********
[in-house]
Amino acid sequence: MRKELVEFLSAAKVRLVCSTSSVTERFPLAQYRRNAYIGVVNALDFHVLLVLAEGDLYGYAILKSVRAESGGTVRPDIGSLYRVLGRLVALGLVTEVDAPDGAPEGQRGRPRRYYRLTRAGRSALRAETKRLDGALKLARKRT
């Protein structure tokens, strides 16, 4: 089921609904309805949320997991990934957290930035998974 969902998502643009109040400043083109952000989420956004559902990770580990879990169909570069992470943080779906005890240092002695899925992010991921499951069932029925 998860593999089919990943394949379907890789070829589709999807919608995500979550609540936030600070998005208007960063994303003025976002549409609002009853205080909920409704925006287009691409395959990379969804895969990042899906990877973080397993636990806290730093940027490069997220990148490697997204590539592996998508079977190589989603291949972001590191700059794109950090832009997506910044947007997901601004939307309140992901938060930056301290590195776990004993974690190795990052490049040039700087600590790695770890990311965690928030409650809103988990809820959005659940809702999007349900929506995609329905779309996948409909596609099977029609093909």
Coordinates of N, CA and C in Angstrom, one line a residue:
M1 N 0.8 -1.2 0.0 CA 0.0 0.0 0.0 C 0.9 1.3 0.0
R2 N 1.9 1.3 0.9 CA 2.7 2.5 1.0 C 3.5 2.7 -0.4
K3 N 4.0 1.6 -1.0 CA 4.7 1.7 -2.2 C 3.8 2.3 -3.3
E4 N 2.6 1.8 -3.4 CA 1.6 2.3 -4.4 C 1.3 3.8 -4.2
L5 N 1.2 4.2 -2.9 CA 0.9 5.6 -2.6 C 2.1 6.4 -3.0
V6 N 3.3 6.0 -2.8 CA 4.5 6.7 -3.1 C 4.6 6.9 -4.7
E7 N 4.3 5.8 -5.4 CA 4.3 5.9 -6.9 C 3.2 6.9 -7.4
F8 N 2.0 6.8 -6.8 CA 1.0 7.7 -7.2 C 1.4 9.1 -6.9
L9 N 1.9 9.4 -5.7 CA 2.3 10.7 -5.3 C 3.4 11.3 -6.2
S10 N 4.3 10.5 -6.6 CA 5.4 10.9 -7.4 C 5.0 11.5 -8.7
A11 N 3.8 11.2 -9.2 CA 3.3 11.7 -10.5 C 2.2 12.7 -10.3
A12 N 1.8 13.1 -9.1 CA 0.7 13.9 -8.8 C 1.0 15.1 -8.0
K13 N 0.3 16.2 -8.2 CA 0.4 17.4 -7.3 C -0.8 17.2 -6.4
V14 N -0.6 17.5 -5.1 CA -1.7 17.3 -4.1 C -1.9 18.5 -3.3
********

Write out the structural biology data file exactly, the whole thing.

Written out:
[in-house]
Amino acid sequence: MRKELVEFLSAAKVRLVCSTSSVTERFPLAQYRRNAYIGVVNALDFHVLLVLAEGDLYGYAILKSVRAESGGTVRPDIGSLYRVLGRLVALGLVTEVDAPDGAPEGQRGRPRRYYRLTRAGRSALRAETKRLDGALKLARKRT
């Protein structure tokens, strides 16, 4: 089921609904309805949320997991990934957290930035998974 969902998502643009109040400043083109952000989420956004559902990770580990879990169909570069992470943080779906005890240092002695899925992010991921499951069932029925 998860593999089919990943394949379907890789070829589709999807919608995500979550609540936030600070998005208007960063994303003025976002549409609002009853205080909920409704925006287009691409395959990379969804895969990042899906990877973080397993636990806290730093940027490069997220990148490697997204590539592996998508079977190589989603291949972001590191700059794109950090832009997506910044947007997901601004939307309140992901938060930056301290590195776990004993974690190795990052490049040039700087600590790695770890990311965690928030409650809103988990809820959005659940809702999007349900929506995609329905779309996948409909596609099977029609093909």
Coordinates of N, CA and C in Angstrom, one line a residue:
M1 N 0.8 -1.2 0.0 CA 0.0 0.0 0.0 C 0.9 1.3 0.0
R2 N 1.9 1.3 0.9 CA 2.7 2.5 1.0 C 3.5 2.7 -0.4
K3 N 4.0 1.6 -1.0 CA 4.7 1.7 -2.2 C 3.8 2.3 -3.3
E4 N 2.6 1.8 -3.4 CA 1.6 2.3 -4.4 C 1.3 3.8 -4.2
L5 N 1.2 4.2 -2.9 CA 0.9 5.6 -2.6 C 2.1 6.4 -3.0
V6 N 3.3 6.0 -2.8 CA 4.5 6.7 -3.1 C 4.6 6.9 -4.7
E7 N 4.3 5.8 -5.4 CA 4.3 5.9 -6.9 C 3.2 6.9 -7.4
F8 N 2.0 6.8 -6.8 CA 1.0 7.7 -7.2 C 1.4 9.1 -6.9
L9 N 1.9 9.4 -5.7 CA 2.3 10.7 -5.3 C 3.4 11.3 -6.2
S10 N 4.3 10.5 -6.6 CA 5.4 10.9 -7.4 C 5.0 11.5 -8.7
A11 N 3.8 11.2 -9.2 CA 3.3 11.7 -10.5 C 2.2 12.7 -10.3
A12 N 1.8 13.1 -9.1 CA 0.7 13.9 -8.8 C 1.0 15.1 -8.0
K13 N 0.3 16.2 -8.2 CA 0.4 17.4 -7.3 C -0.8 17.2 -6.4
V14 N -0.6 17.5 -5.1 CA -1.7 17.3 -4.1 C -1.9 18.5 -3.3